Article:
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How Movie Theaters Make Money

Written by Nickel - 38 Comments

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I’ve been planning on writing about this ever since I ran a poll on whether or not you sneak food or drinks into the movie theater, but I never got around to it. However, we recently went to Pirates of the Caribbean: At World’s End (or P3 as my oldest son likes to call it) and that got me to thinking about it once again…

Have you ever wondered how theaters make money? Well, according to a slightly dated article from CNN/Money:

“Most of the money from ticket sales goes back to the movie studio… During the film’s opening week, the studio might take 70 to 80 percent of gross box office sales. By the fifth or sixth week, the percentage the studio takes will likely shrink to about 35 percent.”

Of course, studios also pay theaters to run trailers (generally on a per head basis), and the ads that are shown on the screen before the movie (or mixed in with the trailers) are another source of income. But according to Howard Edelman, owner of Movieland Cinemas:

“Owners joke about being in the candy business. If you didn’t have concessions at a movie theater, there would be no movie theater. We have movies just to get people in to buy popcorn and candy, where we make our money.”

In fact, concessions are so profitable that outside companies will sometimes pay an up-front fee for the privilege of running the concession stand and splitting the profits with the theater owner.

So does this change my view of sneaking snacks into the theater? Not really. The day we went to see P3, the theater was well over half empty. Even if the owners were getting a small cut, say 20-30% of the ticket prices, they still pocketed $6-$9 from our $30 matinee ticket purchase (plus a bit of extra cash from having a few additional butts in the seats for the trailers). Had we skipped the theater, they still wouldn’t have sold any additional concessions, our seats would have been empty, and they would’ve ended up missing out the ticket revenue entirely.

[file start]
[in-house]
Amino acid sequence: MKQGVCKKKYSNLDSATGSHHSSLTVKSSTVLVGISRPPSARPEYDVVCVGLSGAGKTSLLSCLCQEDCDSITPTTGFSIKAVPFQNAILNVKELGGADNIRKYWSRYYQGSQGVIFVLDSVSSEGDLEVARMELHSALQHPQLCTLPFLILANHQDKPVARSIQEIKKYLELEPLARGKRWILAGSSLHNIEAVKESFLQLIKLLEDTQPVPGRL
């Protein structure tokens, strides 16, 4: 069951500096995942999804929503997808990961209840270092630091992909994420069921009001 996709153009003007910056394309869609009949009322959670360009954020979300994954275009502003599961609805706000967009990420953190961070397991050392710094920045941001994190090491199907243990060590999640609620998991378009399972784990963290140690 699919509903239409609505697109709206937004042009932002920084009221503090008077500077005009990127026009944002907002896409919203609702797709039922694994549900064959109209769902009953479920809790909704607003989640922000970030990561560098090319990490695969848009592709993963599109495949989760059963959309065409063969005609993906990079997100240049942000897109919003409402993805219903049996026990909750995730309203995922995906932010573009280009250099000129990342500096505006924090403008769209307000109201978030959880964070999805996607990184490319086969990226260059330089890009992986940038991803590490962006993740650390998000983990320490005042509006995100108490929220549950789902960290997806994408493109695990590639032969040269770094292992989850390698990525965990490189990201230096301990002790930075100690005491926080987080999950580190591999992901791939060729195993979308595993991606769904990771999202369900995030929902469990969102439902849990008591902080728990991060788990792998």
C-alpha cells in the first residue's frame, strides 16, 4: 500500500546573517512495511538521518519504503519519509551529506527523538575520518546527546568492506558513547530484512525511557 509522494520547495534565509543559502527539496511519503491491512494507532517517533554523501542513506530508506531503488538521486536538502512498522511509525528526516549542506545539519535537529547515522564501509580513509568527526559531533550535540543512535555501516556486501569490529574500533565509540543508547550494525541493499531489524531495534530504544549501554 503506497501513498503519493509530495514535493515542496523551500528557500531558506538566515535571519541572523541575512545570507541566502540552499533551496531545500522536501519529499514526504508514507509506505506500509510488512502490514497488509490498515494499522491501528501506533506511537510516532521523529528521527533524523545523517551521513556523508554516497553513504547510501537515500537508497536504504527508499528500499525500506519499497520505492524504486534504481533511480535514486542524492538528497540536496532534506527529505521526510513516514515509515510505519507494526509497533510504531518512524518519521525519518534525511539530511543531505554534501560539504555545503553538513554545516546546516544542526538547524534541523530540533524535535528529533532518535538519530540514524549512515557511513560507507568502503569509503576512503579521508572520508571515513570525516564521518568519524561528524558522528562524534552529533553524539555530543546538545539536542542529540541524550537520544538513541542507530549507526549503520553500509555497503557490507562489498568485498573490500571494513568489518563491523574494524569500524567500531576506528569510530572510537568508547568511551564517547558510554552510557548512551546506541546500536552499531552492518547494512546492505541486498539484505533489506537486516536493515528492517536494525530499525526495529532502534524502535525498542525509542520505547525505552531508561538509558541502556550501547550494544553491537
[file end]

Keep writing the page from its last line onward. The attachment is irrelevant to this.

Am I rationalizing? Sure, I guess you could say that. Could we have simply skipped the snack? Yep, but we rarely go to the theater, and when we do we like to live it up a bit. Besides, it’s not like theaters have a plethora of healthy snack choices at the concession stand. In the end, I view it as a win-win situation.

Published on June 11th, 2007 - 38 Comments
Filed under: Miscellany

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Comments (scroll down to add your own):

  1. I bet they make most of their money from selling concessions, but those pre-movie things have to be profitable.

    Before the movie ‘start time’ there is a 20 minute advertisement from a television network for their upcoming shows or artists. Once the start time passes, we are given 10-15 minutes of commercials from various companies, then another 15-20 minutes of movie trailers from the studios. Given a seating capacity of 200-300, with all eyes focused on these ads, it has to be generating some good revenue!

    Another thing I noticed was the theaters are starting to rent out their screens to companies to put on presentations. I wonder if the get-rich-quick and pyramid scheme folks use this quite a bit?

    Comment by Anonymous — Jun 11th 2007 @ 12:41 pm
  2. My current problem with movie theater snacks is that there isn’t a single thing that is “orthodontia friendly.”
    Popcorn, Twizzlers, Milk Duds, Skittles, etc etc will all pull off a band in no time (ask me how I know!) πŸ˜‰
    Sometimes I have to sneak in a snack just so my kids can eat something!

    Comment by Anonymous — Jun 11th 2007 @ 1:25 pm
  3. If milk duds weren’t $6 a box at the movie theater, i’d buy them there. I understand the need for some sort of markup but that’s freaking ridiculous.

    Comment by Anonymous — Jun 11th 2007 @ 1:56 pm
  4. If the theater owner knew that you were going to bring in your own candy, would they still sell you the ticket?

    Is there any notice posted prohibiting outside food or drinks?

    Is there a policy stated on the ticket that you can’t bring your own snacks or refreshments?

    If the answer to any of these questions is “yes”, then when you sneak food into the theater you are at best a liar and at worst a thief.

    Comment by Anonymous — Jun 11th 2007 @ 2:01 pm
  5. One thing I refuse to buy is soda.
    They cost pennies to restaurantes and they charge sometimes more than $1 for a 16oz soda.